Happy to be an SLP Blog Hop


Today is my first day of work post graduation. I am incredibly nervous, but more than ever, I am “Happy to be an SLP!” Felice, over at The Dabbling Speechie, had this fantastic idea for a blog hop. Check out her post at the end to see an amazingly fun video of a bunch of us SLP bloggers being ridiculous.

 blog hop main graphic

I’ll be sharing a few evidence-based interventions for grammar! To do this, I’ve primarily utilized two different journal articles: 1) Ten Principles of Grammar Facilitation for Children with Specific Language Impairments, and 2) Two Approaches to the Facilitation of Grammar in Children With Language Impairment.

In general, successful and effective grammar intervention contains the following 10 principles:

1) Involve the family! Train them in specific techniques (see #6).

2) Don’t target grammatical form by itself!

3) Create frequent opportunities for practice by manipulating situations! (SLPs are great at this!)

4) Target a variety of genres (story telling, narratives, writing, speaking). Some grammatical structures are rarely used in conversational speech, but are used often in writing!

5) Make the targeted grammatical forms more obvious in your speech.

6) Use sentence recasting (and train parents on how to do this too!!!). For example, if the child says, “Yeah my brother hitted the baseball!” you might say, “Oh really? Your brother hit the baseball?”

7) Avoid telegraphic speech. Model complex utterances!

8) Use elicited imitation. For example, you might say, “Say the girl is running” and have the child repeat. Typically, this strategy should always be used in combination with other techniques.

9) Choose appropriate target forms. The best ones are targets that the child uses correctly sometimes, but not all of the time OR targets that the child never uses but are developmentally appropriate.

10) Primarily use motivating, “real” activities. Children generalize best when drill isn’t the primary way they are being taught!

Overall, the goal of your intervention should be for your students to utilize correct syntax and morphology in narratives, conversation, and other genres when both speaking and writing.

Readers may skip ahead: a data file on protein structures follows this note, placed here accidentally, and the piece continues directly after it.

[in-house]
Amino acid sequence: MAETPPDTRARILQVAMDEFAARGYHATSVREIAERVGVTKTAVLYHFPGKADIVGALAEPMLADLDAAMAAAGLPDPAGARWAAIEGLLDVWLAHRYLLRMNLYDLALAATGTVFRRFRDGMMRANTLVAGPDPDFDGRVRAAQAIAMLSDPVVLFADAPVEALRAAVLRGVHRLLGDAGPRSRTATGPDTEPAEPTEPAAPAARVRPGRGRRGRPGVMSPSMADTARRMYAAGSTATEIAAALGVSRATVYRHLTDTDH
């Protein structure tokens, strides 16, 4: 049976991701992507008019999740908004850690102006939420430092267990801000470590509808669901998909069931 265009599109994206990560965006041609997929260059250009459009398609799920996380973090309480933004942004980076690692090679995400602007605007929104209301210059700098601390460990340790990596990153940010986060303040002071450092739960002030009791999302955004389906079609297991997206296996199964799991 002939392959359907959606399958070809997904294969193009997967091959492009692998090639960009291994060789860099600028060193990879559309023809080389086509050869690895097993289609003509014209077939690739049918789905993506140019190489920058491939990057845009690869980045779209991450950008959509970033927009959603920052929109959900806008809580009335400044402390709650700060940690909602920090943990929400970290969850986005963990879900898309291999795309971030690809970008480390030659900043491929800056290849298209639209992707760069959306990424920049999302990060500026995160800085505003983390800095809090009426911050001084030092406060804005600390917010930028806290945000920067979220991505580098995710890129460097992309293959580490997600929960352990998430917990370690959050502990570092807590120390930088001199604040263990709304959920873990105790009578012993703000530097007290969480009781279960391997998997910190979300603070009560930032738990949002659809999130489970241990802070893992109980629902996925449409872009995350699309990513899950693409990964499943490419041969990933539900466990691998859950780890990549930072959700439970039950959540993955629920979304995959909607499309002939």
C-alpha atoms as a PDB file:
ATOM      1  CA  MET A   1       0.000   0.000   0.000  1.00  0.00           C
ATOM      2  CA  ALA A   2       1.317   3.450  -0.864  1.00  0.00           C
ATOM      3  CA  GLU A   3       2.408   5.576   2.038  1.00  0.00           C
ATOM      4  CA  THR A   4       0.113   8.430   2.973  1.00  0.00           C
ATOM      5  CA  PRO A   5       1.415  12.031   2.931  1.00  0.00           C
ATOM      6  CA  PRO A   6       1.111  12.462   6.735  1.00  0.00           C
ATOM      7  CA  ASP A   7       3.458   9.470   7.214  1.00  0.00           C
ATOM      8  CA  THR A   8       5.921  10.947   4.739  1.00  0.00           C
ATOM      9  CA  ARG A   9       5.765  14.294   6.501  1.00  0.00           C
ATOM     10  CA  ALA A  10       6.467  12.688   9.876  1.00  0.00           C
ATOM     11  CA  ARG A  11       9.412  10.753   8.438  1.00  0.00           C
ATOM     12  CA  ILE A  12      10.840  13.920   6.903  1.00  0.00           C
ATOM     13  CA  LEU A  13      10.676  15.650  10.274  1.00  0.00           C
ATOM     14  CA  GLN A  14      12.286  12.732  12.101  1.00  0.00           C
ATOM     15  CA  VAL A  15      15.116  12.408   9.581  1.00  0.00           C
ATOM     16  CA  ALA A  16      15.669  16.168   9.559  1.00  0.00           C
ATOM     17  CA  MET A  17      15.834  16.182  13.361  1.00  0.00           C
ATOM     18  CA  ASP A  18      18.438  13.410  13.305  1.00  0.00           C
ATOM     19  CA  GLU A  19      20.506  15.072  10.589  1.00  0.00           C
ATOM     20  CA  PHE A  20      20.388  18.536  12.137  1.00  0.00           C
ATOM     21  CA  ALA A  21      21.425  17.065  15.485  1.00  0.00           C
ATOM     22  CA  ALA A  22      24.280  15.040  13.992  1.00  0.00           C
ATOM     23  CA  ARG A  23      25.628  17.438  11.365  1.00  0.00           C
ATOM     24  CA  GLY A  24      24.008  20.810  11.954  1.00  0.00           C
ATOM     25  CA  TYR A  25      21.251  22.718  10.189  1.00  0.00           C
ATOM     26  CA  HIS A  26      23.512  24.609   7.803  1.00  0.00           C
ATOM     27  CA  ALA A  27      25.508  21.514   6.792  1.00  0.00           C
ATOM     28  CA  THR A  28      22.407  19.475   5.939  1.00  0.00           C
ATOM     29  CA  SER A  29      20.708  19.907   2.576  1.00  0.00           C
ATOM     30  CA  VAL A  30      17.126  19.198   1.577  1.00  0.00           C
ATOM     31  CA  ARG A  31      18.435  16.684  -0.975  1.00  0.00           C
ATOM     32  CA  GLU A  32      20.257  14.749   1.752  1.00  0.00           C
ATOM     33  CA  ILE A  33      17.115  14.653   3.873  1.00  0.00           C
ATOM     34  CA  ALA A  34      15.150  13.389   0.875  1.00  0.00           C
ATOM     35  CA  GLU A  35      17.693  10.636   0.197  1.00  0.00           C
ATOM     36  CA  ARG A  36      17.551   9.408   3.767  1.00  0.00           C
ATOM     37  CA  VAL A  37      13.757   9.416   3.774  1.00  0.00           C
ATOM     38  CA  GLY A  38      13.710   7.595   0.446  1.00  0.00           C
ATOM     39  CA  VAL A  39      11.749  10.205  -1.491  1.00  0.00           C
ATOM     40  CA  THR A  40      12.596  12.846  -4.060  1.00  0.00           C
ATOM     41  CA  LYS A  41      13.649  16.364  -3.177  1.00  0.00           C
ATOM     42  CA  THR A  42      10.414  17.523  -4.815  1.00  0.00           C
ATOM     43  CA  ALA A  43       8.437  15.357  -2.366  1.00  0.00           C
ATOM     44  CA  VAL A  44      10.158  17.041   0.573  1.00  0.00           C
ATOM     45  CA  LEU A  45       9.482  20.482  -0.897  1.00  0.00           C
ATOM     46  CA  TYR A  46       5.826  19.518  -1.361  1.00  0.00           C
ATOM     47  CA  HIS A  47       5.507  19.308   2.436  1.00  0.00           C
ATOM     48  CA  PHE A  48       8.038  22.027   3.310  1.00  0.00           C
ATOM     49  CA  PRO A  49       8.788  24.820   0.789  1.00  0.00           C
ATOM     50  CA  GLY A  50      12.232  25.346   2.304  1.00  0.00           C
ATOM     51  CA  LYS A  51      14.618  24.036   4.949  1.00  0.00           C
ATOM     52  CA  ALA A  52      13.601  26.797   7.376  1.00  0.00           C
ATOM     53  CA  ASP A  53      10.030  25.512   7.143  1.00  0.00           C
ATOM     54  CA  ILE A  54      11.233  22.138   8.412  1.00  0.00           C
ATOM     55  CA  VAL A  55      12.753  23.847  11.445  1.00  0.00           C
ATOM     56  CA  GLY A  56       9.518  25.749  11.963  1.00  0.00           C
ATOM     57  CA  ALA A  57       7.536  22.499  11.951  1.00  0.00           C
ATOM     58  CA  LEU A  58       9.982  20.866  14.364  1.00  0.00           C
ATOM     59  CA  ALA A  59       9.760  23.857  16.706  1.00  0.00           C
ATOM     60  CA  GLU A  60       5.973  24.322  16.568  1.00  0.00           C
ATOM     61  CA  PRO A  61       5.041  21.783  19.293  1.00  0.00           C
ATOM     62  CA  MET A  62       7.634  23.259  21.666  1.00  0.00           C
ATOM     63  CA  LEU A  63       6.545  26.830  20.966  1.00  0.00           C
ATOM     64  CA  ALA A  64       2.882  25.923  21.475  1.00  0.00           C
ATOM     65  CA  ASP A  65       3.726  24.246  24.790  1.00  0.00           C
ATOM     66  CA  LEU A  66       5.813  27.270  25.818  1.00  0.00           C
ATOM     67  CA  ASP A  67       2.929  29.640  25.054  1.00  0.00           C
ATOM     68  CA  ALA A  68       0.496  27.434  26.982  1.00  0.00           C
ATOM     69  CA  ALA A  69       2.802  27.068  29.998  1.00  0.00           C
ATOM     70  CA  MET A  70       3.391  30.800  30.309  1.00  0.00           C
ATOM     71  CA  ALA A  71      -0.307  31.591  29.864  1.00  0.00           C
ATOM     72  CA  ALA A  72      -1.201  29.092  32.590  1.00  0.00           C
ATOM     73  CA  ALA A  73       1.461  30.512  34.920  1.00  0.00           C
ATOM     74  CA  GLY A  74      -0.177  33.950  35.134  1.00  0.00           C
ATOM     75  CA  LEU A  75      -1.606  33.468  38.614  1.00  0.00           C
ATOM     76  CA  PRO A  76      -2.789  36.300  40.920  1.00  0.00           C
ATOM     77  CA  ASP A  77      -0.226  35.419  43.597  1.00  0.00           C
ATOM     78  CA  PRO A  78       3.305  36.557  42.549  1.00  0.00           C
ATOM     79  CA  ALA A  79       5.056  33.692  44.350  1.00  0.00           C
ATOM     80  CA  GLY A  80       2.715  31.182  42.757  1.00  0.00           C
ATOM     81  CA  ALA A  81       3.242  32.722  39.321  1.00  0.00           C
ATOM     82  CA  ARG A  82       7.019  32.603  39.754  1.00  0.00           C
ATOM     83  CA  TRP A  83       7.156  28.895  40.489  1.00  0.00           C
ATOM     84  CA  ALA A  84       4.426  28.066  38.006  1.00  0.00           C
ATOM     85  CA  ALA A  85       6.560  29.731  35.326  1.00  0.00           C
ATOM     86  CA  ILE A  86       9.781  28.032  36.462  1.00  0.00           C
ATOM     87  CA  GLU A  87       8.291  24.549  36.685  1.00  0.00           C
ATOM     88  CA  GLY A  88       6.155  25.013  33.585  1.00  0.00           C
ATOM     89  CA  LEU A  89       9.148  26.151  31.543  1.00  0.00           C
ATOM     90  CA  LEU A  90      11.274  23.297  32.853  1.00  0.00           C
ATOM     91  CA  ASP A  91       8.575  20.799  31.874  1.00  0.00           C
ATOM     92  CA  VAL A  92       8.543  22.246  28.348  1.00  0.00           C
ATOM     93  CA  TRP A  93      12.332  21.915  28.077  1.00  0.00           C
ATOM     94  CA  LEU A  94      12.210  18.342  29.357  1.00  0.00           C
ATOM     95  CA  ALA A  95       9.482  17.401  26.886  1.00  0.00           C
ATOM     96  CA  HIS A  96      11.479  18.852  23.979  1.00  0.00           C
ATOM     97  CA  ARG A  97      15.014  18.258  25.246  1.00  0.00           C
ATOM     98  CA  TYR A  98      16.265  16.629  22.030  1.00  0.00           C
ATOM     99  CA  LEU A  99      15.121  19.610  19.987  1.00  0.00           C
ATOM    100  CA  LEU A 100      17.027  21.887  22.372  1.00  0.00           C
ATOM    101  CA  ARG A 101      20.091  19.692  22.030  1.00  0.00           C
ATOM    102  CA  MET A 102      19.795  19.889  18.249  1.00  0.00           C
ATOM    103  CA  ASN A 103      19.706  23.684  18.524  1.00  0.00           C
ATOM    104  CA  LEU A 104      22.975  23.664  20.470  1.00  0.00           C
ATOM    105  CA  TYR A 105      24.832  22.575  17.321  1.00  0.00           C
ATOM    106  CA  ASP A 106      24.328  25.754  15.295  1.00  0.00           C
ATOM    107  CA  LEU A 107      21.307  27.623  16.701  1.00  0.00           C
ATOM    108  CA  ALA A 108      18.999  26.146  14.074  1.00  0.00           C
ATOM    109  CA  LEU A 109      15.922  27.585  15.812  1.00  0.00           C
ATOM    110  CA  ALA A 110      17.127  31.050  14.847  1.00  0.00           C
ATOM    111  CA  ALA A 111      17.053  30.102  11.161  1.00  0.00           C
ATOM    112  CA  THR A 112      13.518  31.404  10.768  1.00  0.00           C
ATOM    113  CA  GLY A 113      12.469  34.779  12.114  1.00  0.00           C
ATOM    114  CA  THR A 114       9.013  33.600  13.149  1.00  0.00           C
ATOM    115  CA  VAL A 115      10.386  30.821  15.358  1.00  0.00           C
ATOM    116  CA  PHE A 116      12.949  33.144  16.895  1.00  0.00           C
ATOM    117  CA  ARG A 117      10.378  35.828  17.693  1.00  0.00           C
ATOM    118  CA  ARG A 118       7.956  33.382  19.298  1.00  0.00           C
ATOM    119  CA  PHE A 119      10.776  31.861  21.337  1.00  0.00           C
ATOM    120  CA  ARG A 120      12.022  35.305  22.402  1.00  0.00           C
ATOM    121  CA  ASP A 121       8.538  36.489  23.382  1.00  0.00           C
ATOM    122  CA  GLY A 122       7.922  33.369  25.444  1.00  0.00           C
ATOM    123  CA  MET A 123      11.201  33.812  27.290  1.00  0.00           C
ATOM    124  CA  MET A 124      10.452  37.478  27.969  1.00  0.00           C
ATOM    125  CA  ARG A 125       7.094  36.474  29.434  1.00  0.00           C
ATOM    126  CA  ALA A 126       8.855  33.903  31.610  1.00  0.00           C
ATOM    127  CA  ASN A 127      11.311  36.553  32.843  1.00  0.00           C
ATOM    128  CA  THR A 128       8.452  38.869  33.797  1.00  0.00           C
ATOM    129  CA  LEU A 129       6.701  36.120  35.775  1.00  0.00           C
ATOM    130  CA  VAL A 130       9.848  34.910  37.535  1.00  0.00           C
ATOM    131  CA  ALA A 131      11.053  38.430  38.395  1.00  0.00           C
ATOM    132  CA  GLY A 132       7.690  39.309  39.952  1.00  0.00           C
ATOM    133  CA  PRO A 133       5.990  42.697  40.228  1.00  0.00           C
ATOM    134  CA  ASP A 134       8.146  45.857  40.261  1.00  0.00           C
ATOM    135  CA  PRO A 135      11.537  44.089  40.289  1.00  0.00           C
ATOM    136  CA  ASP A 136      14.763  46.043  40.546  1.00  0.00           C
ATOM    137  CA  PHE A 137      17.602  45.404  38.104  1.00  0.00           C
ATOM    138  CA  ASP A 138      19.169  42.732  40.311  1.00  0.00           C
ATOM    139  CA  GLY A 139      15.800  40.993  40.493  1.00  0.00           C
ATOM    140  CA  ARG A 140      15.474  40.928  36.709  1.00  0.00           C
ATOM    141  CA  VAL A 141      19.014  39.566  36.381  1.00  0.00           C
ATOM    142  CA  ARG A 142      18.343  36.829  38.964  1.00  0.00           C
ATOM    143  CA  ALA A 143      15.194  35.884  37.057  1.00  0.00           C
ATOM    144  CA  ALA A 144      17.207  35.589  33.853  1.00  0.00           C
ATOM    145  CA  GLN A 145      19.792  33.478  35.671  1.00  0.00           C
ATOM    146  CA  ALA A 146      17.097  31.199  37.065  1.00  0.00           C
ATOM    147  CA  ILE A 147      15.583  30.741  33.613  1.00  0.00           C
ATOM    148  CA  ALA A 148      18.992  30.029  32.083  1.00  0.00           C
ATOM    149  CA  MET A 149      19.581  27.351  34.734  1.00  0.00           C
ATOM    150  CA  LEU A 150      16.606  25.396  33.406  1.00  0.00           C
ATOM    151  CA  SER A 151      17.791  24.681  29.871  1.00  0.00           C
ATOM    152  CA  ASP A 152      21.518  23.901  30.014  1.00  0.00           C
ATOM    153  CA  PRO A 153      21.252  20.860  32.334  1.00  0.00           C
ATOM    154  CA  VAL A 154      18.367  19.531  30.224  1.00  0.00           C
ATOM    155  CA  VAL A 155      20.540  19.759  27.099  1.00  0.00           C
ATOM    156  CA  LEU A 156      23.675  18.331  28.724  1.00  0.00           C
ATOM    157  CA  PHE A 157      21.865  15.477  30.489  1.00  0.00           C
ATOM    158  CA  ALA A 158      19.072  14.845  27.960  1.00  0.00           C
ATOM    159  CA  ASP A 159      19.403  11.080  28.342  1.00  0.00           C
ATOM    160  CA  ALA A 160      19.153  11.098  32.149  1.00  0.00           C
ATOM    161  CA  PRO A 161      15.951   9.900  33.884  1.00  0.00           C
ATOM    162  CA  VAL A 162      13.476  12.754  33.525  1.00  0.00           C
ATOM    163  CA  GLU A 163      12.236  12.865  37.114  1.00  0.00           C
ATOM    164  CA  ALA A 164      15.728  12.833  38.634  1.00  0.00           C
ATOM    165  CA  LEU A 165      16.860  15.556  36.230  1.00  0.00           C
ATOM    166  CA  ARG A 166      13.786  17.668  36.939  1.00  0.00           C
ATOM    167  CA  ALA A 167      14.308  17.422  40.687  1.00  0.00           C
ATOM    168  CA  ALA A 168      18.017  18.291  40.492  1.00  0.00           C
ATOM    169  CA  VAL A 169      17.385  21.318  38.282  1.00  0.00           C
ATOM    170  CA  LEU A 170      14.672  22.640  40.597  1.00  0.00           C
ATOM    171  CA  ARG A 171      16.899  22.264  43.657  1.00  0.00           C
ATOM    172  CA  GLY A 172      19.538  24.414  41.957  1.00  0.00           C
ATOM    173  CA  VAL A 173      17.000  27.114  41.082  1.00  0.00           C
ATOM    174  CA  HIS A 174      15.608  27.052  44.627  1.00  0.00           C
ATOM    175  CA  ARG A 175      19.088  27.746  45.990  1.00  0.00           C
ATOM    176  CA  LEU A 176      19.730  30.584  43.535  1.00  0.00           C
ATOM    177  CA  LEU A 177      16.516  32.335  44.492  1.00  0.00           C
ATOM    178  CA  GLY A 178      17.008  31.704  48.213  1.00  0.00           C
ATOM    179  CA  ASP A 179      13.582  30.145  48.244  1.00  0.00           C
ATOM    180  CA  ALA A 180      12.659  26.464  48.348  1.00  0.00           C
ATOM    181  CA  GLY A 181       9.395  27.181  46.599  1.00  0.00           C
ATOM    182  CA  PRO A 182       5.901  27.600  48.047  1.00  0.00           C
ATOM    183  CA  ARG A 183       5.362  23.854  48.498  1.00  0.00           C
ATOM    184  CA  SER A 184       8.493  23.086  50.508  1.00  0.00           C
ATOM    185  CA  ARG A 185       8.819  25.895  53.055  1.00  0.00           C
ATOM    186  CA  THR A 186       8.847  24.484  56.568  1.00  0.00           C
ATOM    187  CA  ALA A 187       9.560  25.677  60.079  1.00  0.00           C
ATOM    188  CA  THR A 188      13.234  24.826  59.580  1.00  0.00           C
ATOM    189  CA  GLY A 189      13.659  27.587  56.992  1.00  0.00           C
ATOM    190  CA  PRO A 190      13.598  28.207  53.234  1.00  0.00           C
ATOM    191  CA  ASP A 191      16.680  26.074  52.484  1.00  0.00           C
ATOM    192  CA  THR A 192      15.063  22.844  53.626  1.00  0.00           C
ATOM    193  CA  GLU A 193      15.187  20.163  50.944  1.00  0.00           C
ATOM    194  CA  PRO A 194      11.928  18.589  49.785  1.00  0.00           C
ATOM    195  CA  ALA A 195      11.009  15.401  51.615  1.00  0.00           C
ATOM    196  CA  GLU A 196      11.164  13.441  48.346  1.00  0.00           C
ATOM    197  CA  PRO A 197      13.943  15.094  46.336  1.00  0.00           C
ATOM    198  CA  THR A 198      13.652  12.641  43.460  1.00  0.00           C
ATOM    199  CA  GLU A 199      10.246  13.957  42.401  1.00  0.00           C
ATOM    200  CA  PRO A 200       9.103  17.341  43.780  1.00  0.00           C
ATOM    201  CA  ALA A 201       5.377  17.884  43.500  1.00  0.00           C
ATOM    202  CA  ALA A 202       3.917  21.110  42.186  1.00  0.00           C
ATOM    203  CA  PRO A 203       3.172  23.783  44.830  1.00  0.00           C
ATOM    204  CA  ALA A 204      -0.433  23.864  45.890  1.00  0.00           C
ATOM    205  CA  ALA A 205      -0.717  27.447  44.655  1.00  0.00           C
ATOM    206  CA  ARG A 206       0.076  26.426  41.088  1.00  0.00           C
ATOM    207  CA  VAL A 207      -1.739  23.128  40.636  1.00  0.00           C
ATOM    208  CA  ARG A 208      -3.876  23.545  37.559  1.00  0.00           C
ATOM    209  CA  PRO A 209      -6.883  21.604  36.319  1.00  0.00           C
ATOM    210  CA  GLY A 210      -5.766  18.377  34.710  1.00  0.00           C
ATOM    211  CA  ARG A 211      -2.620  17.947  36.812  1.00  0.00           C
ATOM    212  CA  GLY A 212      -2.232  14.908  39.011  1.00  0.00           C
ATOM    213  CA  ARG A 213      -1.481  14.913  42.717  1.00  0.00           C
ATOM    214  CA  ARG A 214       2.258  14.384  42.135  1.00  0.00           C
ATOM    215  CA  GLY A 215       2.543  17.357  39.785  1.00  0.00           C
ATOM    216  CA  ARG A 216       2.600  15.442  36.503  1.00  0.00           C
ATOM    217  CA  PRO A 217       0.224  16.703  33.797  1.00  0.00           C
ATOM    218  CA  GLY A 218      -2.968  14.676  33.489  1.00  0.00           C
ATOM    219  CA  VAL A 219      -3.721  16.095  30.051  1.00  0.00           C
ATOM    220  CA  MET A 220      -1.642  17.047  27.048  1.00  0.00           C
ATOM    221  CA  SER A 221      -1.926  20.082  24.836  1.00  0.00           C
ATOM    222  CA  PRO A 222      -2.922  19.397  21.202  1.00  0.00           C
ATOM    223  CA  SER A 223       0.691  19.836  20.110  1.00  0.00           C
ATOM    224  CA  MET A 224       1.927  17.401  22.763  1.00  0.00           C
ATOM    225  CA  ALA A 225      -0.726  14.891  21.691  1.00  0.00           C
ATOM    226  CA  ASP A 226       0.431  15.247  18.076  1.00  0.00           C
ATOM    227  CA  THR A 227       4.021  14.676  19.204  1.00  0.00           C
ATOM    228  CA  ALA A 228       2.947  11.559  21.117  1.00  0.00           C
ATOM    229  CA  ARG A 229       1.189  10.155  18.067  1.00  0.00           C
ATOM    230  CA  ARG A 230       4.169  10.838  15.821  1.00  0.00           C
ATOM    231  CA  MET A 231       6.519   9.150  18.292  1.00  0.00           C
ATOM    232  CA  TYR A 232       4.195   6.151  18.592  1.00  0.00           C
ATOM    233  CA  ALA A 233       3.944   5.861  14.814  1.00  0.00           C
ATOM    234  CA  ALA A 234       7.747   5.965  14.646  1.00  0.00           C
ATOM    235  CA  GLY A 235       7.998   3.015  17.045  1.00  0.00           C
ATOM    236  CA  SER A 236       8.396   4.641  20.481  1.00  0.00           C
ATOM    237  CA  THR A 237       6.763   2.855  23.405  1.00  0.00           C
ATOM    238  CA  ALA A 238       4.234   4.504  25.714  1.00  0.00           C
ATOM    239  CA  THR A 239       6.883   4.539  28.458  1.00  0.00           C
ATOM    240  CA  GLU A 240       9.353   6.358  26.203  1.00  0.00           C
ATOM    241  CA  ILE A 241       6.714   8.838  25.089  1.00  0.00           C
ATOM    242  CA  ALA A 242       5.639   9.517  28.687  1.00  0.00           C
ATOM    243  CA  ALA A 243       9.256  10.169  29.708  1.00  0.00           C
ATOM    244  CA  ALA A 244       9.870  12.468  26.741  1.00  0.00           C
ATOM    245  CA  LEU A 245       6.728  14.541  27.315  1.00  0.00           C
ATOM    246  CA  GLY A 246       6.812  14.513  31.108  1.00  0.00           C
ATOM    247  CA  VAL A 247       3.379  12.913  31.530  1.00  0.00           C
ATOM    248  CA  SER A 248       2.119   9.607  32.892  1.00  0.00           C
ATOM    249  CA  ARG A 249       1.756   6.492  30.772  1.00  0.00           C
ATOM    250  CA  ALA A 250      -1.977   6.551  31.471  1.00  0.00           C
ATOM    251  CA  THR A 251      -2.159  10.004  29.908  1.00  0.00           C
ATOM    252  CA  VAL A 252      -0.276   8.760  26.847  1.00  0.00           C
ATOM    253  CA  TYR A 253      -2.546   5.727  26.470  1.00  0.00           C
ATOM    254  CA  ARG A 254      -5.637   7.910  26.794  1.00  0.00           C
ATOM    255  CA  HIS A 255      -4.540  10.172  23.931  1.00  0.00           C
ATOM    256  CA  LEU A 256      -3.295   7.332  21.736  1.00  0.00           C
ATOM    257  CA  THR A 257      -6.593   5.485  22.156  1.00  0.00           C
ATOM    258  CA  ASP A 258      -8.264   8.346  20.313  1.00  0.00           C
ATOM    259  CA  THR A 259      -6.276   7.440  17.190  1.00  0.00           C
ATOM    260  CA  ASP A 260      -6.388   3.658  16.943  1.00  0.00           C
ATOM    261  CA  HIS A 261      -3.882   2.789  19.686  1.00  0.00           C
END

Are you incorporating many of the principles above? Of course you are… cause you’re a blog reading, information seeking, amazing SLP!

{thanks for reading!!}

Speechie Musings-T

Now, click the “Next Blog” image below to head on over to Consonantly Speaking to learn about tips for teachers who have students with fluency disorders! Or, click the image below to see the first blog post so you can begin there! 🙂

First Blog Next Blog

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4 Comment

  1. Reply
    May 12, 2014 at 8:15 PM

    This is really helpful! Do you have links to the articles or the authors? Thanks!

    1. Reply
      May 12, 2014 at 10:18 PM

      If you are in ASHA member, they are available on there! Just copy and paste the titles I provided into the search box! 🙂

  2. Reply
    Felice Clark
    May 12, 2014 at 10:09 PM

    I may have used our video today with my kindergarten students to work on /is/, /has/, answering wh-questions, answering yes/no- is that Mrs. Clark 🙂 and using attributes to describe your fabulous faces and outfits. Thanks for this great post!! The kids loved seeing me and I got some great language in there as well.

  3. Reply
    May 12, 2014 at 10:12 PM

    Great grammar post!

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